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      Food and drinks

      Latest update: - Authors: Mieke Croughs, Ula Maniewski

      Food and drinks can be contaminated with bacteria, viruses or parasites that can cause various diseases. 

      Diarrhoea is particularly common in travellers and usually disappears without treatment. However, more serious infections - such as dysentery or typhoid fever - can also occur. 

      Older people, young children and people with immune disorders or other health problems are generally more susceptible to infections. This also applies to people with reduced stomach acid production, for example after taking antacids or following gastric bypass surgery. 

      Risk areas

      Food-borne infections occur all over the world, but the risk is higher in countries in Asia, the Middle East, Africa and Latin America with a lower standard of hygiene.


      Prevention of food-borne infections

      It is impossible to prevent food-borne infections completely, but the following measures reduce the risk:

      Basic hygiene

      Wash your hands with soap and water or a disinfectant alcohol gel before cooking or eating and after using the toilet.


      Do not allow people who are sick to prepare food.

      Food: to be avoided

      (Half) raw foods:

      • salads 
      • uncooked or unbaked foods 
      • fruit that you have not peeled yourself or washed yourself in clean water 
      • uncooked or unpasteurised milk products 
      • dishes that contain raw eggs 
      • raw or partially cooked fish and seafood 
      • undercooked meat 

      Dishes that were cooked, but were then left at room temperature for hours (i.e. eat only food that has been thoroughly heated and is still warm). 

      Ice cream from street vendors (industrially produced ice cream in the original packaging straight from the freezer is probably safe).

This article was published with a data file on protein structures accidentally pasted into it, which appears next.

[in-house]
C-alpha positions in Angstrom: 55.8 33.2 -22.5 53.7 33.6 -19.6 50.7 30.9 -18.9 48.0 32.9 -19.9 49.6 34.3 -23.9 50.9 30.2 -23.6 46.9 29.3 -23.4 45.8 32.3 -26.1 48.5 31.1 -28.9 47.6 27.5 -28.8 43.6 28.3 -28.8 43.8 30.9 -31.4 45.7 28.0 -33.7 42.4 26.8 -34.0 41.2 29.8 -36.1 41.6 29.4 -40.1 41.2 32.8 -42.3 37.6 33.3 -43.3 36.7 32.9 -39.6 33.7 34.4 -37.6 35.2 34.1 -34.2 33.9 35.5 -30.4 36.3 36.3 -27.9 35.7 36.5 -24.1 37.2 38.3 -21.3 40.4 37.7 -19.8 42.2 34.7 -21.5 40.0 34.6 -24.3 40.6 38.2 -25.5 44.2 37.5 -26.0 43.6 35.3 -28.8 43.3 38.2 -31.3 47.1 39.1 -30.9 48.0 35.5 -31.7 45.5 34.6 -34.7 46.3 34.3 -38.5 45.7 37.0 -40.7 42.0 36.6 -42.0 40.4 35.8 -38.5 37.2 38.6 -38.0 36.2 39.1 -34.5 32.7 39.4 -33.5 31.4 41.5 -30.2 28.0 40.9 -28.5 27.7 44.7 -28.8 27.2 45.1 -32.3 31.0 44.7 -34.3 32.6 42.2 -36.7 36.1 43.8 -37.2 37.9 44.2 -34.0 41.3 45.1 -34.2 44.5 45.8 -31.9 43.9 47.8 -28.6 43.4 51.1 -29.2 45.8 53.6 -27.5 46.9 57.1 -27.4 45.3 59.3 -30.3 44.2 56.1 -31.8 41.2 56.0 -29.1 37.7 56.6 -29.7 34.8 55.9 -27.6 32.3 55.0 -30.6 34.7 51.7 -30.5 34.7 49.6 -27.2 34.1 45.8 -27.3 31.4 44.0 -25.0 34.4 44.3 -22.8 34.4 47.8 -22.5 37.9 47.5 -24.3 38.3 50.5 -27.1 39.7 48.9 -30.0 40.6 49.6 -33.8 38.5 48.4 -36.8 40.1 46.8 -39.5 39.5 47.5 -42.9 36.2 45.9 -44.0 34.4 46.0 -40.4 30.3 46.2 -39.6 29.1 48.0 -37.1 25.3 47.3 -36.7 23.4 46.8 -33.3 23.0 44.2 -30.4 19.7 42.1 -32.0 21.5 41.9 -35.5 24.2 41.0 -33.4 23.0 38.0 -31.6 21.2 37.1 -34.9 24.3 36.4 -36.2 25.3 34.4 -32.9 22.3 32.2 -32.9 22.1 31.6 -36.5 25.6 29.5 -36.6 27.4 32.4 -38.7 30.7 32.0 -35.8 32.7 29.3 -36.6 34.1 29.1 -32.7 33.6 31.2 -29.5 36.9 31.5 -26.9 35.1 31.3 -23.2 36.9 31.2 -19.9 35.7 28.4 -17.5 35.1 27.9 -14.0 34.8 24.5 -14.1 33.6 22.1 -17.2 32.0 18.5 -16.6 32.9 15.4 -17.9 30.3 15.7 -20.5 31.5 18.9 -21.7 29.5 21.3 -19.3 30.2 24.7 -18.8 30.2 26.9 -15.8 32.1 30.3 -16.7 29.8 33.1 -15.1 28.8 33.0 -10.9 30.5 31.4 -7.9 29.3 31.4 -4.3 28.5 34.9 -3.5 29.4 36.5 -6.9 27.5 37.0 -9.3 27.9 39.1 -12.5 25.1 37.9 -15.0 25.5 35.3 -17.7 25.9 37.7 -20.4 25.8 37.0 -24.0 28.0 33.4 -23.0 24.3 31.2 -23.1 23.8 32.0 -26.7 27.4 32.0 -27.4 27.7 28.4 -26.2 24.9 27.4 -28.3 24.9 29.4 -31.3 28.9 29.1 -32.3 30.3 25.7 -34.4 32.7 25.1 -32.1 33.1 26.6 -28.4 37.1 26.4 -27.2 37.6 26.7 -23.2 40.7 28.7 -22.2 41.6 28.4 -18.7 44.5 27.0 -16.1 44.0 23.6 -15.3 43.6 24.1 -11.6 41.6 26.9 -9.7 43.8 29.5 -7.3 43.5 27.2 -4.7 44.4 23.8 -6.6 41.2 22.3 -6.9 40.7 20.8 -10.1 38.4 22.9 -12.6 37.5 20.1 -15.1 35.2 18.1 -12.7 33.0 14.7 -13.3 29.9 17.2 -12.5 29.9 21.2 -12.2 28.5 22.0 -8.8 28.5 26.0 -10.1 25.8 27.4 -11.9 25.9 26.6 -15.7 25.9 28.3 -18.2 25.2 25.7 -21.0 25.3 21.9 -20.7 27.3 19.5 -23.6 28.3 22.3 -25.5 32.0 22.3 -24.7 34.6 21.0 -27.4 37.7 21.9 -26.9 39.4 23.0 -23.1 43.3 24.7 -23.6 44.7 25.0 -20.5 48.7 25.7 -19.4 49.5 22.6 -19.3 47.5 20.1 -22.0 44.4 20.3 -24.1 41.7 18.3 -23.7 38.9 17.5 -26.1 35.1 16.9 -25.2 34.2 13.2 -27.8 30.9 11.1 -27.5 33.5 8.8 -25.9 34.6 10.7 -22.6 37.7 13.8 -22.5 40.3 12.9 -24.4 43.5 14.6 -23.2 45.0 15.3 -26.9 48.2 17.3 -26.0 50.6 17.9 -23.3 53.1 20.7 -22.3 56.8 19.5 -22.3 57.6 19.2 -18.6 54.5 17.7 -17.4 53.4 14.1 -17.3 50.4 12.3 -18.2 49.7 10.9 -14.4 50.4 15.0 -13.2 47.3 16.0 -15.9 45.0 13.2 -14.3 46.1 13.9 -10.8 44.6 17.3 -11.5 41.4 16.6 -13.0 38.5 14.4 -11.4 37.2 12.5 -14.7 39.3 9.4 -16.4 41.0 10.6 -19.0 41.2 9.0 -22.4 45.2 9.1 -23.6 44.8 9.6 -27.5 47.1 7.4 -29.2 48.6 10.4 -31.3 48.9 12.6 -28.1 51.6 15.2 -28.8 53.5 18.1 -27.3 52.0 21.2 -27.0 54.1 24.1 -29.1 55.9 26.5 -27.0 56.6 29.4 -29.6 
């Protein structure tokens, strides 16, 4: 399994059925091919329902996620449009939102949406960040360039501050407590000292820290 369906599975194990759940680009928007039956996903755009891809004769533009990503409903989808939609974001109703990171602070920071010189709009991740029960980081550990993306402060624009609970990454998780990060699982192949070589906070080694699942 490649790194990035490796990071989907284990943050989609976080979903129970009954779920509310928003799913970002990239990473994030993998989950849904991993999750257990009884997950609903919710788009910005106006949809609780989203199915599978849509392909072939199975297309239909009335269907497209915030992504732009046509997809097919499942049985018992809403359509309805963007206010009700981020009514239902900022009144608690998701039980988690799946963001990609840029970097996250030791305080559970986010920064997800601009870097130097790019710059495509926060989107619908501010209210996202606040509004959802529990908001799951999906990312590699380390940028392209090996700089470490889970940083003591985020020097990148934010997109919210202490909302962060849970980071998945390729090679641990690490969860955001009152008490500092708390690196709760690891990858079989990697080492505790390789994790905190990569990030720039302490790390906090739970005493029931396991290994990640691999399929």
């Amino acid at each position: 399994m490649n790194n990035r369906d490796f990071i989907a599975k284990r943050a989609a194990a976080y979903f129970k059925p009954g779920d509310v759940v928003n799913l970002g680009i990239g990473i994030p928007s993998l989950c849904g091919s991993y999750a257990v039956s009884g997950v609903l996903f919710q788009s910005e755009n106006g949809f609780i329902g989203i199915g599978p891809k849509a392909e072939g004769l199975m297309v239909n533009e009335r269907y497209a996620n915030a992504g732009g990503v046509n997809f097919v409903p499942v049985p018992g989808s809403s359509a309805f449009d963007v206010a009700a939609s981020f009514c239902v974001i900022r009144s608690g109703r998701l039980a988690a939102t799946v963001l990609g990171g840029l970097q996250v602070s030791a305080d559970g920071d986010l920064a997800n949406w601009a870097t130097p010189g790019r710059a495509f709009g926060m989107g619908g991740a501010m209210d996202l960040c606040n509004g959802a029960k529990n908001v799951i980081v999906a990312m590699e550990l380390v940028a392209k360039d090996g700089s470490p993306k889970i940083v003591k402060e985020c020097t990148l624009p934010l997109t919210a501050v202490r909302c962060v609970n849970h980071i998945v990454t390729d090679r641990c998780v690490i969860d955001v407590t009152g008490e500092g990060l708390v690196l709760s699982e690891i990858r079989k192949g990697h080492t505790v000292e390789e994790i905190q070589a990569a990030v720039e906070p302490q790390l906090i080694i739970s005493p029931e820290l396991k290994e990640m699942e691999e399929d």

Cold buffets, particularly if the food is chilled directly using ice. 

      Street stalls, unless the food is thoroughly cooked and consumed immediately, whilst still hot.


      Bottled water and soft drinks are generally safe. Be wary of re-used crown caps.

      If you only have access to contaminated water, you can purify it yourself by filtration, specific UV tools and disinfection

      Avoid tap water and ice cubes (even in alcohol). 

      Drinks that have been diluted with water that has not been boiled. Cold water that has not been boiled is sometimes added to hot tea or coffee just before serving. 


      Ensure that flies cannot get into your food. Avoid restaurants with a lot of flies or other insects and with a low turnover.

      Washing dishes

      Do not wash dishes in clear streams, but rather wash in hot soapy water and use a clean dishcloth and towels.


      Store food and leftovers in a refrigerator.

      Gastric acid inhibitors

      Discuss with your doctor if you can temporary interrupt your treatment with gastric acid inhibitors. 


      Do not swallow (contaminated) water when swimming, in spas and when brushing your teeth.

      Be prepared

      Bring ORS (a mixture of salts and glucose) and an anti-diarrhoea medicine (such as loperamide) with you. In exceptional cases, it is recommended that you also take an antibiotic with you. Discuss this with your doctor.

      In case of symptoms

      Treatment of traveller's diarrhea.

      Seek medical advice if you suffer any other symptoms.

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